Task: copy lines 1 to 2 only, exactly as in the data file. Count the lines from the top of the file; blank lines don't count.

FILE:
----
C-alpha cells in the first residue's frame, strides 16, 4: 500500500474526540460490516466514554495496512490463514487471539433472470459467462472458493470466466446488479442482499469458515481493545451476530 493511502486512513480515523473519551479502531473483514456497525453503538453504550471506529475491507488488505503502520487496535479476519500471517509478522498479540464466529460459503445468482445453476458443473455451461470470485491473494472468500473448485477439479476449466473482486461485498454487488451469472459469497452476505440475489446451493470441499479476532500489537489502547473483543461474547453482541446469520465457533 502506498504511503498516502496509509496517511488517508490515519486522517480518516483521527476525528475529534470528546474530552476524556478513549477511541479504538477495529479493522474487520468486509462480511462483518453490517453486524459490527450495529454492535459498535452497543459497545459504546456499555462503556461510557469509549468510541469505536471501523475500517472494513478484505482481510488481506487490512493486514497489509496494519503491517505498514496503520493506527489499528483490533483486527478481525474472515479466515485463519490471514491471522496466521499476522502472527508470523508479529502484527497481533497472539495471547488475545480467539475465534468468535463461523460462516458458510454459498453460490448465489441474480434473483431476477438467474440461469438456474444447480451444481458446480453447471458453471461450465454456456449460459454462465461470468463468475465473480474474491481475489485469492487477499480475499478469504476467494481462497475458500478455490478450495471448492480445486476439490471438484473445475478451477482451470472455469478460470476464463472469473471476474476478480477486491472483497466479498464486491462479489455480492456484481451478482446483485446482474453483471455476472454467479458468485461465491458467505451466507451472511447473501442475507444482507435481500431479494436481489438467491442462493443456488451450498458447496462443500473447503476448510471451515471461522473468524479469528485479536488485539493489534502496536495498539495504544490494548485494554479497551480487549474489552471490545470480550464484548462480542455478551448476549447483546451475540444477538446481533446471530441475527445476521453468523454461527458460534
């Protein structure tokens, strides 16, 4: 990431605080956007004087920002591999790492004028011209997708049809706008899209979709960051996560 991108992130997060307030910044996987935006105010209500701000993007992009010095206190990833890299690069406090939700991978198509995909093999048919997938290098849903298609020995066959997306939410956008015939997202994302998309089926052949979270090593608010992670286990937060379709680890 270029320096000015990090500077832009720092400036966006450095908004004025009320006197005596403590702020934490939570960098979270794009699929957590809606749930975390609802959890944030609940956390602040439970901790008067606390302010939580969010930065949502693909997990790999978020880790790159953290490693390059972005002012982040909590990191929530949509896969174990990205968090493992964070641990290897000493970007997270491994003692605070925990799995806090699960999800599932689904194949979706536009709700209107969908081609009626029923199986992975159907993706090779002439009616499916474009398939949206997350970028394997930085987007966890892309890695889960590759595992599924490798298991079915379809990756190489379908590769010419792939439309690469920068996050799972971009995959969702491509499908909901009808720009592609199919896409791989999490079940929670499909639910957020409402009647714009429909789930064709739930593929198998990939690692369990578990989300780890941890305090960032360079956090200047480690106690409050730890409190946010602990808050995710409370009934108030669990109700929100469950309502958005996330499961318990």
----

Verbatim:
C-alpha cells in the first residue's frame, strides 16, 4: 500500500474526540460490516466514554495496512490463514487471539433472470459467462472458493470466466446488479442482499469458515481493545451476530 493511502486512513480515523473519551479502531473483514456497525453503538453504550471506529475491507488488505503502520487496535479476519500471517509478522498479540464466529460459503445468482445453476458443473455451461470470485491473494472468500473448485477439479476449466473482486461485498454487488451469472459469497452476505440475489446451493470441499479476532500489537489502547473483543461474547453482541446469520465457533 502506498504511503498516502496509509496517511488517508490515519486522517480518516483521527476525528475529534470528546474530552476524556478513549477511541479504538477495529479493522474487520468486509462480511462483518453490517453486524459490527450495529454492535459498535452497543459497545459504546456499555462503556461510557469509549468510541469505536471501523475500517472494513478484505482481510488481506487490512493486514497489509496494519503491517505498514496503520493506527489499528483490533483486527478481525474472515479466515485463519490471514491471522496466521499476522502472527508470523508479529502484527497481533497472539495471547488475545480467539475465534468468535463461523460462516458458510454459498453460490448465489441474480434473483431476477438467474440461469438456474444447480451444481458446480453447471458453471461450465454456456449460459454462465461470468463468475465473480474474491481475489485469492487477499480475499478469504476467494481462497475458500478455490478450495471448492480445486476439490471438484473445475478451477482451470472455469478460470476464463472469473471476474476478480477486491472483497466479498464486491462479489455480492456484481451478482446483485446482474453483471455476472454467479458468485461465491458467505451466507451472511447473501442475507444482507435481500431479494436481489438467491442462493443456488451450498458447496462443500473447503476448510471451515471461522473468524479469528485479536488485539493489534502496536495498539495504544490494548485494554479497551480487549474489552471490545470480550464484548462480542455478551448476549447483546451475540444477538446481533446471530441475527445476521453468523454461527458460534
């Protein structure tokens, strides 16, 4: 990431605080956007004087920002591999790492004028011209997708049809706008899209979709960051996560 991108992130997060307030910044996987935006105010209500701000993007992009010095206190990833890299690069406090939700991978198509995909093999048919997938290098849903298609020995066959997306939410956008015939997202994302998309089926052949979270090593608010992670286990937060379709680890 270029320096000015990090500077832009720092400036966006450095908004004025009320006197005596403590702020934490939570960098979270794009699929957590809606749930975390609802959890944030609940956390602040439970901790008067606390302010939580969010930065949502693909997990790999978020880790790159953290490693390059972005002012982040909590990191929530949509896969174990990205968090493992964070641990290897000493970007997270491994003692605070925990799995806090699960999800599932689904194949979706536009709700209107969908081609009626029923199986992975159907993706090779002439009616499916474009398939949206997350970028394997930085987007966890892309890695889960590759595992599924490798298991079915379809990756190489379908590769010419792939439309690469920068996050799972971009995959969702491509499908909901009808720009592609199919896409791989999490079940929670499909639910957020409402009647714009429909789930064709739930593929198998990939690692369990578990989300780890941890305090960032360079956090200047480690106690409050730890409190946010602990808050995710409370009934108030669990109700929100469950309502958005996330499961318990």